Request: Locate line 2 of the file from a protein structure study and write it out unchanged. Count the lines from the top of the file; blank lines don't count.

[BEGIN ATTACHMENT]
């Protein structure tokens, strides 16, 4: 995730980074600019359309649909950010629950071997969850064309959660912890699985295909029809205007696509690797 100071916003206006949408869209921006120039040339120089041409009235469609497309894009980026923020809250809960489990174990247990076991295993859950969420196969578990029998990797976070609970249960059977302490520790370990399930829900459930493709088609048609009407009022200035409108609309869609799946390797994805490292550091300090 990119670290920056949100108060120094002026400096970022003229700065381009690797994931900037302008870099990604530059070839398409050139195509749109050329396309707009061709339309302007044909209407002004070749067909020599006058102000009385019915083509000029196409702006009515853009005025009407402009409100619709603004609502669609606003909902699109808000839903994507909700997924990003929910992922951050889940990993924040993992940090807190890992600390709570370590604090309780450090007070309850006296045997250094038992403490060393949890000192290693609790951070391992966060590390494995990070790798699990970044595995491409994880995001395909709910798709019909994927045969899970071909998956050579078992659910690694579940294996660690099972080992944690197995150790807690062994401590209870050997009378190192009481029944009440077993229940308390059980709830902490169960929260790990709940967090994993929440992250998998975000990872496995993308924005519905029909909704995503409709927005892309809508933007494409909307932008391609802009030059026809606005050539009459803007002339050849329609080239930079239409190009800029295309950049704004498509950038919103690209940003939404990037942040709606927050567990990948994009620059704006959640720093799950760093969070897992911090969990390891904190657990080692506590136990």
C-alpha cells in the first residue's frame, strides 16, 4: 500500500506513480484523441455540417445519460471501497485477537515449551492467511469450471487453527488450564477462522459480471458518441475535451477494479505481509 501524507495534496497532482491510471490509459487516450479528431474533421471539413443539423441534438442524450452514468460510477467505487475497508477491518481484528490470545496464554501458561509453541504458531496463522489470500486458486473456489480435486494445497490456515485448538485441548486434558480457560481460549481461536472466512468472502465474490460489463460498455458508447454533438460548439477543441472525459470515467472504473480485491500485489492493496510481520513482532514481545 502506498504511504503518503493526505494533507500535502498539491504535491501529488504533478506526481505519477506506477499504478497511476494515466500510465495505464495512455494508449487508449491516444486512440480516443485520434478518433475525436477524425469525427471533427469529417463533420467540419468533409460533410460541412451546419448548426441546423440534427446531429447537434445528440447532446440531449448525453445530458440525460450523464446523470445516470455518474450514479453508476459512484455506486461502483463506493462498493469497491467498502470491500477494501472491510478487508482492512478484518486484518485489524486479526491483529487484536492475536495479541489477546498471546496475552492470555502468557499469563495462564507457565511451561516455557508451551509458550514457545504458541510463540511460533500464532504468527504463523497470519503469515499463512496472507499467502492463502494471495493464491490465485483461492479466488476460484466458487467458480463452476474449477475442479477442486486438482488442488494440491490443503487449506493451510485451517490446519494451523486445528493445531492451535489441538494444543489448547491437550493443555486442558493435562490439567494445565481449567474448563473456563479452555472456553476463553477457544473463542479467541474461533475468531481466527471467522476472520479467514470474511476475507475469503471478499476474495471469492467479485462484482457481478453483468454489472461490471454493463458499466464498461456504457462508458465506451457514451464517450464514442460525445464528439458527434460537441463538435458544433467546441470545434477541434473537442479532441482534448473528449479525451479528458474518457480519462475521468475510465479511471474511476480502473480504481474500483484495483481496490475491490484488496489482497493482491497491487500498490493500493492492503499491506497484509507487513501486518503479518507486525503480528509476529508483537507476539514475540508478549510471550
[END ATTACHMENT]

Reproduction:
C-alpha cells in the first residue's frame, strides 16, 4: 500500500506513480484523441455540417445519460471501497485477537515449551492467511469450471487453527488450564477462522459480471458518441475535451477494479505481509 501524507495534496497532482491510471490509459487516450479528431474533421471539413443539423441534438442524450452514468460510477467505487475497508477491518481484528490470545496464554501458561509453541504458531496463522489470500486458486473456489480435486494445497490456515485448538485441548486434558480457560481460549481461536472466512468472502465474490460489463460498455458508447454533438460548439477543441472525459470515467472504473480485491500485489492493496510481520513482532514481545 502506498504511504503518503493526505494533507500535502498539491504535491501529488504533478506526481505519477506506477499504478497511476494515466500510465495505464495512455494508449487508449491516444486512440480516443485520434478518433475525436477524425469525427471533427469529417463533420467540419468533409460533410460541412451546419448548426441546423440534427446531429447537434445528440447532446440531449448525453445530458440525460450523464446523470445516470455518474450514479453508476459512484455506486461502483463506493462498493469497491467498502470491500477494501472491510478487508482492512478484518486484518485489524486479526491483529487484536492475536495479541489477546498471546496475552492470555502468557499469563495462564507457565511451561516455557508451551509458550514457545504458541510463540511460533500464532504468527504463523497470519503469515499463512496472507499467502492463502494471495493464491490465485483461492479466488476460484466458487467458480463452476474449477475442479477442486486438482488442488494440491490443503487449506493451510485451517490446519494451523486445528493445531492451535489441538494444543489448547491437550493443555486442558493435562490439567494445565481449567474448563473456563479452555472456553476463553477457544473463542479467541474461533475468531481466527471467522476472520479467514470474511476475507475469503471478499476474495471469492467479485462484482457481478453483468454489472461490471454493463458499466464498461456504457462508458465506451457514451464517450464514442460525445464528439458527434460537441463538435458544433467546441470545434477541434473537442479532441482534448473528449479525451479528458474518457480519462475521468475510465479511471474511476480502473480504481474500483484495483481496490475491490484488496489482497493482491497491487500498490493500493492492503499491506497484509507487513501486518503479518507486525503480528509476529508483537507476539514475540508478549510471550